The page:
Quickstart guide

From Wikipedia, the free encyclopedia
  (Redirected from Quick start guide)
Jump to navigation Jump to search

A Quick Start Guide or Quickstart guide (QSG) is in essence a shortened version of a manual, meant to make a buyer familiar with his product as soon as possible. This implies the use of a concise step based approach that allows the buyer to use a product without any delay, if necessary including the relevant steps needed for installation. A Quick Start Guide, or QSG for short, focuses on the most common instructions, often accompanying such instructions with easy-to-understand illustrations.[1][2] The appearance of a QSG can vary significantly from product to product and from manufacturer to manufacturer. For example, it could be a single A4 sheet, a folded card or a booklet consisting of only a few pages.[1][2]

A sample quick start guide for a radio


Quick Start Guides are becoming more popular by the day, mainly because of the growing complexity of consumer products such as television sets, cell phones, cars and software applications. This growing complexity has led to manuals that are constantly growing in size, making them less attractive to read. [2][3] A QSG should solve this problem: not only by focusing on the most basic instructions, but also by using visual information that is easy to understand. This approach should save time on the part of the user, giving him less stress while at the same time contributing to his self-confidence.[2][3] As a result, users may conclude that using a product is not as difficult as they initially might have thought, hopefully leading to a growing willingness to tackle more complex tasks and, thus, exploring the product to the fullest of its extent.[2]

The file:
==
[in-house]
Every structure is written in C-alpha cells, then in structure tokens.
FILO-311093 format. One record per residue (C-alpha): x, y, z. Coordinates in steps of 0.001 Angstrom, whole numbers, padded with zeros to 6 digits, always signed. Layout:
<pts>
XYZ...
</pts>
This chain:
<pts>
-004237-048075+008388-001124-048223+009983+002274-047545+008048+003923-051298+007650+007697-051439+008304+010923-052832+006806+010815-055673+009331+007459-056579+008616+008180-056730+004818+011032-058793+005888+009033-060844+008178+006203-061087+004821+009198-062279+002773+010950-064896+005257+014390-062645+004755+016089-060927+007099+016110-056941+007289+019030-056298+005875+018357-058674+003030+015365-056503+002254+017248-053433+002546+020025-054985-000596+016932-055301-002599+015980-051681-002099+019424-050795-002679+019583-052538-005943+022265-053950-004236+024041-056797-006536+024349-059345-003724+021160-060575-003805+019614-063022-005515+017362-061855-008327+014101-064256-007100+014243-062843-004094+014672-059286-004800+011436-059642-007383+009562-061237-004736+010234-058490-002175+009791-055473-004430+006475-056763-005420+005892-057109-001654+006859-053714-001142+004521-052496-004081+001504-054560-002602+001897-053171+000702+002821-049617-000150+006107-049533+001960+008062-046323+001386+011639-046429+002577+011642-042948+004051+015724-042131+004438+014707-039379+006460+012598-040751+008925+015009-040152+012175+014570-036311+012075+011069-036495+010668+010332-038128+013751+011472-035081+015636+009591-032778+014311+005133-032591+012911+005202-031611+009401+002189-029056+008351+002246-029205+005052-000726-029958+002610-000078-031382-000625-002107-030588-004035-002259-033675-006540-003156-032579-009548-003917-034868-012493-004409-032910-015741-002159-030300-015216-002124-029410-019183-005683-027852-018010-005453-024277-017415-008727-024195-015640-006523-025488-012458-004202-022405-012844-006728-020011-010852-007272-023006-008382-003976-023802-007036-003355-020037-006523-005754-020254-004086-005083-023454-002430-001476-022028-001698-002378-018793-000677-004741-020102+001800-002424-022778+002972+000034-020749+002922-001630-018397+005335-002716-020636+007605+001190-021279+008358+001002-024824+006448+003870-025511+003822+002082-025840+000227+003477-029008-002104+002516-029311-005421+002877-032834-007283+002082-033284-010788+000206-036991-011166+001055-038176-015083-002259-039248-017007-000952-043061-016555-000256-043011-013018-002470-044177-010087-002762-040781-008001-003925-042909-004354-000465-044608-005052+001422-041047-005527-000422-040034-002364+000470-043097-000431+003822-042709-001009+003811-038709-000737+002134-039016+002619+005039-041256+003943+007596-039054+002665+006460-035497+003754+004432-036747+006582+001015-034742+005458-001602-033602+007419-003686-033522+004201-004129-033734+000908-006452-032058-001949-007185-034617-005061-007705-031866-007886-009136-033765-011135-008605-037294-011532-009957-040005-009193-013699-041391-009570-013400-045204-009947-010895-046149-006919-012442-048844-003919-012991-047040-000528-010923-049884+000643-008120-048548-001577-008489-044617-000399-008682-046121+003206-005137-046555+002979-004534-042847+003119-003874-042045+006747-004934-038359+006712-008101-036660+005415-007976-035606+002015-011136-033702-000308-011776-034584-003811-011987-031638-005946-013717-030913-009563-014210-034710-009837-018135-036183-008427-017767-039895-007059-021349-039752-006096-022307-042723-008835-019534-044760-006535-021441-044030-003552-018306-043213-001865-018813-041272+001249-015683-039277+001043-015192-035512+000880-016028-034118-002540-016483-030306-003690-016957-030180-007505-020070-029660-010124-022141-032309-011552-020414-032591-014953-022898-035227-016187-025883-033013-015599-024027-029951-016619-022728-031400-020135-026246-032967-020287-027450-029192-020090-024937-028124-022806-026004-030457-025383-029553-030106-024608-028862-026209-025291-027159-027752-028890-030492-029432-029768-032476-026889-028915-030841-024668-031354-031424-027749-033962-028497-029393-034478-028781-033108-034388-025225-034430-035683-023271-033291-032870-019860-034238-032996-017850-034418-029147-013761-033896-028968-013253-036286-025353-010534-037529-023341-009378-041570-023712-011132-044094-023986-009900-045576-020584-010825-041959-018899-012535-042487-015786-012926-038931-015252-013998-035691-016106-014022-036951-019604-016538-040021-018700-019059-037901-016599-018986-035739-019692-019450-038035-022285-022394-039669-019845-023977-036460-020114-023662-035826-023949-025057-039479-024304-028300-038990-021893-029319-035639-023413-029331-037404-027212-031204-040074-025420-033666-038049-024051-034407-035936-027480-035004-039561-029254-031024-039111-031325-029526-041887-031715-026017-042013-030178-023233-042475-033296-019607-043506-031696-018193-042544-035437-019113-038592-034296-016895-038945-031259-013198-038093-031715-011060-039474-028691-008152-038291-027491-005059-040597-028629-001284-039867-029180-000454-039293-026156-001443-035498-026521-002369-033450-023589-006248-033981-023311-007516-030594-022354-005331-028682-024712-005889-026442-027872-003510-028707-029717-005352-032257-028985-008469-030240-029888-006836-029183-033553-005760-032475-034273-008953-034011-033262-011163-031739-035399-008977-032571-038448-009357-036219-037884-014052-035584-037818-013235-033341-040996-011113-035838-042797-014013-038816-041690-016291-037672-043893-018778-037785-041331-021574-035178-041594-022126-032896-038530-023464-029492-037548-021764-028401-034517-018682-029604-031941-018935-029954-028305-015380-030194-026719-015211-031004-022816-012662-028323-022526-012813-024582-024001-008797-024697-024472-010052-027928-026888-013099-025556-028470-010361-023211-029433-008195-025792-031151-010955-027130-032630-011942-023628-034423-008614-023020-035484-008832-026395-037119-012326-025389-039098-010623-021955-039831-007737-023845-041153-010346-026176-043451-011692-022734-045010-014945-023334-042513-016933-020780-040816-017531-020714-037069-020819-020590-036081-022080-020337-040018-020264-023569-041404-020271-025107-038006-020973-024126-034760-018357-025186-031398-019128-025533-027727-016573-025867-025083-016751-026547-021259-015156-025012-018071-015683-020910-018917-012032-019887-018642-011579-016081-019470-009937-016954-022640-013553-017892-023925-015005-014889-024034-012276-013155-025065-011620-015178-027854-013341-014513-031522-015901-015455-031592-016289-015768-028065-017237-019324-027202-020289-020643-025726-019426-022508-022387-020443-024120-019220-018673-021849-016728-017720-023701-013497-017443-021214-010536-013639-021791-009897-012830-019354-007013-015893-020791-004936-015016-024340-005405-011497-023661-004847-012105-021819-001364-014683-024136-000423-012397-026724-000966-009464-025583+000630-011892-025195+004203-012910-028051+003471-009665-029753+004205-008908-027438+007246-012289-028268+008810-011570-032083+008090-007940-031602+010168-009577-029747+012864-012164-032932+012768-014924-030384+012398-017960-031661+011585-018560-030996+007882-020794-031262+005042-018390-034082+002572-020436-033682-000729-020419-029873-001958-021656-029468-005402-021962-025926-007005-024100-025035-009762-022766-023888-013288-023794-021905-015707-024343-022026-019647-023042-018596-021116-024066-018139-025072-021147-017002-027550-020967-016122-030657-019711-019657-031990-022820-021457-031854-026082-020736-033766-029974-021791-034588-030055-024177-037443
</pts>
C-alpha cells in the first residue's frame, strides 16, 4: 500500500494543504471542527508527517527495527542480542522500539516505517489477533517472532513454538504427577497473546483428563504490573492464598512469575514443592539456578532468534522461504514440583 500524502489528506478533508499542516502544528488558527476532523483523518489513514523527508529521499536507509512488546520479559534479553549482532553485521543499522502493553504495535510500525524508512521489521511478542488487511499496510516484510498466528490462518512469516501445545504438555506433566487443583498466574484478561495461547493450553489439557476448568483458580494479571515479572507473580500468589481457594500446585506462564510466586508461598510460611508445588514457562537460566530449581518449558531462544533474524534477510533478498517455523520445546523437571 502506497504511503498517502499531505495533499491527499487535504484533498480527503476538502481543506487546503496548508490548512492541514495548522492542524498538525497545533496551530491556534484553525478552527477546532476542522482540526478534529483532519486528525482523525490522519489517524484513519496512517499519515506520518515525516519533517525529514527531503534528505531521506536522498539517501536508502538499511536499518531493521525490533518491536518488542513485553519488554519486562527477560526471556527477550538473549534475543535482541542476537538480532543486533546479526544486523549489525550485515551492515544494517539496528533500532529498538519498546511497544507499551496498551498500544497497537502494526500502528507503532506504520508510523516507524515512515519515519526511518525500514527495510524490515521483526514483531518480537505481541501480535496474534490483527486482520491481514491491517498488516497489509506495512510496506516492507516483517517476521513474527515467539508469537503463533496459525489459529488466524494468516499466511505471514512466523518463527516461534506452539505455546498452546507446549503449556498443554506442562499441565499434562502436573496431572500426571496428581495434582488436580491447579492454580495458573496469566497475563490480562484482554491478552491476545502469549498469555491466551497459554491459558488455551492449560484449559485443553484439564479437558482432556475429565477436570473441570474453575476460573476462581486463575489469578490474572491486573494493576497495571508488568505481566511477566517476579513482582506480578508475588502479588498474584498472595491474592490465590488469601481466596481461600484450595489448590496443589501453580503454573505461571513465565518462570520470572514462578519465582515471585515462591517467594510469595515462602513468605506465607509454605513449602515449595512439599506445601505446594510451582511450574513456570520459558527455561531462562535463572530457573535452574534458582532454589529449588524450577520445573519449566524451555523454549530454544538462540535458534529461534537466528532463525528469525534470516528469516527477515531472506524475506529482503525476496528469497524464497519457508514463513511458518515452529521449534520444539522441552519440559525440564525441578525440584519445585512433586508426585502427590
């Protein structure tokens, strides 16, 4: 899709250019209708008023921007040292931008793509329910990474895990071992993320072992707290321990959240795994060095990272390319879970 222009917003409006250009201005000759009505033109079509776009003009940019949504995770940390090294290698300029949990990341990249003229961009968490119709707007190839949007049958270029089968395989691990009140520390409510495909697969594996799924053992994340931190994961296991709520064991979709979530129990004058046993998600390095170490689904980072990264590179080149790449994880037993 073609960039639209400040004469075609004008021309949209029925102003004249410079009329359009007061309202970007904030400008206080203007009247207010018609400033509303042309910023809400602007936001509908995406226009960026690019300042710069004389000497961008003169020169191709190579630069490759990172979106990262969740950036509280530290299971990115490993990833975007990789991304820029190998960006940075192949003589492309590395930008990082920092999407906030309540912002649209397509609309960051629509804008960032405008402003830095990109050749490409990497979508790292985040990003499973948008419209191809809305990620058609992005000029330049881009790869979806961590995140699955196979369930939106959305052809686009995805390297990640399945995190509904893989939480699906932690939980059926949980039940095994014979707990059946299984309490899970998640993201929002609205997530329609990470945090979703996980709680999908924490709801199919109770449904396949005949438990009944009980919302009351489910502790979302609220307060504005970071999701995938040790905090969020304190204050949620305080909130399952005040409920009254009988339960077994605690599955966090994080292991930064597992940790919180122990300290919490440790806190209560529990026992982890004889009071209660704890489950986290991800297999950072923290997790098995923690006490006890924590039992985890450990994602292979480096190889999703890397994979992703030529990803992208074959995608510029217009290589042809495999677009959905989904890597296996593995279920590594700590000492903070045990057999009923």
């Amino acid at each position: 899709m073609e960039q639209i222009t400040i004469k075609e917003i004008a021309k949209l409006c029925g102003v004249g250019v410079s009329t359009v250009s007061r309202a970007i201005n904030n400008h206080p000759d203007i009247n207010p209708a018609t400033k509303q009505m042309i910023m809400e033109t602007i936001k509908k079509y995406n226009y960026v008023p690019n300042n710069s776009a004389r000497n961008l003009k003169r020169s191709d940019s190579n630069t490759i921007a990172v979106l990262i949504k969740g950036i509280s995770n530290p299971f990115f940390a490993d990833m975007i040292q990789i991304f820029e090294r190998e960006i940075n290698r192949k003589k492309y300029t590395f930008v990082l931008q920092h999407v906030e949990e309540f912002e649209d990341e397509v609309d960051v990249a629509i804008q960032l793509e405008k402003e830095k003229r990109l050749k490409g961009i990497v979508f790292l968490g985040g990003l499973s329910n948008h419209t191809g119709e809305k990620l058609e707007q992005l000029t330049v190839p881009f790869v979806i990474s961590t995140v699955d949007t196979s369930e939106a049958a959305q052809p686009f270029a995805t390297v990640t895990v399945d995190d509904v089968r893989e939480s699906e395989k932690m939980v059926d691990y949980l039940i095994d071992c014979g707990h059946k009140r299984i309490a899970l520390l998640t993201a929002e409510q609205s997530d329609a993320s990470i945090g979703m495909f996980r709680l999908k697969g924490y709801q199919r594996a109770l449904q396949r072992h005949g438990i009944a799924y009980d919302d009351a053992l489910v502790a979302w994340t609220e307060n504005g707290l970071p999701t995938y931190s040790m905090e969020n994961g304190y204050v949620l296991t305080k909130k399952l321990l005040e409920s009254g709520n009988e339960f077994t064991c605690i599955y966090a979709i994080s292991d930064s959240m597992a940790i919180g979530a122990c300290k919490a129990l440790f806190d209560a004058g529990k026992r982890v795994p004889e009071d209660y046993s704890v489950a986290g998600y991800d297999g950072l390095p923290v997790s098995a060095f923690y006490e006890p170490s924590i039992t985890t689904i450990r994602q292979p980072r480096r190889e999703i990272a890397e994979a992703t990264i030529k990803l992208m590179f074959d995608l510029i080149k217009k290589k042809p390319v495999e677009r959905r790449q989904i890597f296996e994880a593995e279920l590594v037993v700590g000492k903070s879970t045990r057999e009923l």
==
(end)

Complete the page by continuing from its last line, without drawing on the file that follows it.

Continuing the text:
When designing a QSG, the most important question is how to filter out the most basic instructions that are the most useful to the average user.[2][3] The answer to this question primarily depends on two things: the ability of the QSG writer to place himself in the shoes of the user and the product itself. As for the latter: a product that basically only needs some instructions to install it properly after which it functions continuously, is relatively easy to ‘capture’ in a QSG. Also, products that offer a broad variety of tasks of which in reality only a few really matter, lend themselves for a QSG.[3] An example of such a product would be a software application. If the main tasks in such an application would be not more than a handful, then a QSG on a double-sided card could be an effective solution. If tasks would become more complicated of nature, one can refer to the complete manual.


The requirements for setting up a Quick Start Guide are not set in stone. It is up to the technical writer to become familiar with the mindset of the user, as well as with the character of the product. This being said, there is indeed a legal obligation, namely to refer to the complete manual (see the international IEC-82079 standard). Also, it is imperative to include instructions for safe use of the product in any QSG.

See also[edit]